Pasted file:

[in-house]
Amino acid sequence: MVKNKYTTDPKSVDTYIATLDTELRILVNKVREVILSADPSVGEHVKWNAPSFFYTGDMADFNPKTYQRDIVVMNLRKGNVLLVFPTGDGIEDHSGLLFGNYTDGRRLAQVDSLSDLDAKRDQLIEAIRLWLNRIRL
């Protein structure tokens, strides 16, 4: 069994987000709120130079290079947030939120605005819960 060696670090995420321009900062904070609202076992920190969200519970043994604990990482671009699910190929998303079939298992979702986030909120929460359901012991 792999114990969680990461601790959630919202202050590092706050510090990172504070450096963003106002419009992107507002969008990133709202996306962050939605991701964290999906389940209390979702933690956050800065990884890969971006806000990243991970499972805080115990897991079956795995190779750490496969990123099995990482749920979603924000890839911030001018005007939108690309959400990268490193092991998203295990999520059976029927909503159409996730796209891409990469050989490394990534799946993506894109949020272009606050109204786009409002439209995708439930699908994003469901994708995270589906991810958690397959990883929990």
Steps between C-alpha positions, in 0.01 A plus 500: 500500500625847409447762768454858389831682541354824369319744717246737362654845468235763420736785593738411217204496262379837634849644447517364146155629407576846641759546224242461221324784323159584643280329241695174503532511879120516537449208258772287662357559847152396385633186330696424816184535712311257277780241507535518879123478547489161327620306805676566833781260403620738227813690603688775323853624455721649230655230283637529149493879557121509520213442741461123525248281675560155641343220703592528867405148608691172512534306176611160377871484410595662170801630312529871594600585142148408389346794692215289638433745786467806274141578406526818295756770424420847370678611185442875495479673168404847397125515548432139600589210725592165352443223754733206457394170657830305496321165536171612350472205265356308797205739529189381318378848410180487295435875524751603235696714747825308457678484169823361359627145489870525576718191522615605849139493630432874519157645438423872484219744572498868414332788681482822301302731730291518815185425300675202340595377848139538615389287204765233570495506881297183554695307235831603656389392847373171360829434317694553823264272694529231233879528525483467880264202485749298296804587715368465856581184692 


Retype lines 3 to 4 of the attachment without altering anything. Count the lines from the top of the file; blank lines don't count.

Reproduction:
């Protein structure tokens, strides 16, 4: 069994987000709120130079290079947030939120605005819960 060696670090995420321009900062904070609202076992920190969200519970043994604990990482671009699910190929998303079939298992979702986030909120929460359901012991 792999114990969680990461601790959630919202202050590092706050510090990172504070450096963003106002419009992107507002969008990133709202996306962050939605991701964290999906389940209390979702933690956050800065990884890969971006806000990243991970499972805080115990897991079956795995190779750490496969990123099995990482749920979603924000890839911030001018005007939108690309959400990268490193092991998203295990999520059976029927909503159409996730796209891409990469050989490394990534799946993506894109949020272009606050109204786009409002439209995708439930699908994003469901994708995270589906991810958690397959990883929990």
Steps between C-alpha positions, in 0.01 A plus 500: 500500500625847409447762768454858389831682541354824369319744717246737362654845468235763420736785593738411217204496262379837634849644447517364146155629407576846641759546224242461221324784323159584643280329241695174503532511879120516537449208258772287662357559847152396385633186330696424816184535712311257277780241507535518879123478547489161327620306805676566833781260403620738227813690603688775323853624455721649230655230283637529149493879557121509520213442741461123525248281675560155641343220703592528867405148608691172512534306176611160377871484410595662170801630312529871594600585142148408389346794692215289638433745786467806274141578406526818295756770424420847370678611185442875495479673168404847397125515548432139600589210725592165352443223754733206457394170657830305496321165536171612350472205265356308797205739529189381318378848410180487295435875524751603235696714747825308457678484169823361359627145489870525576718191522615605849139493630432874519157645438423872484219744572498868414332788681482822301302731730291518815185425300675202340595377848139538615389287204765233570495506881297183554695307235831603656389392847373171360829434317694553823264272694529231233879528525483467880264202485749298296804587715368465856581184692 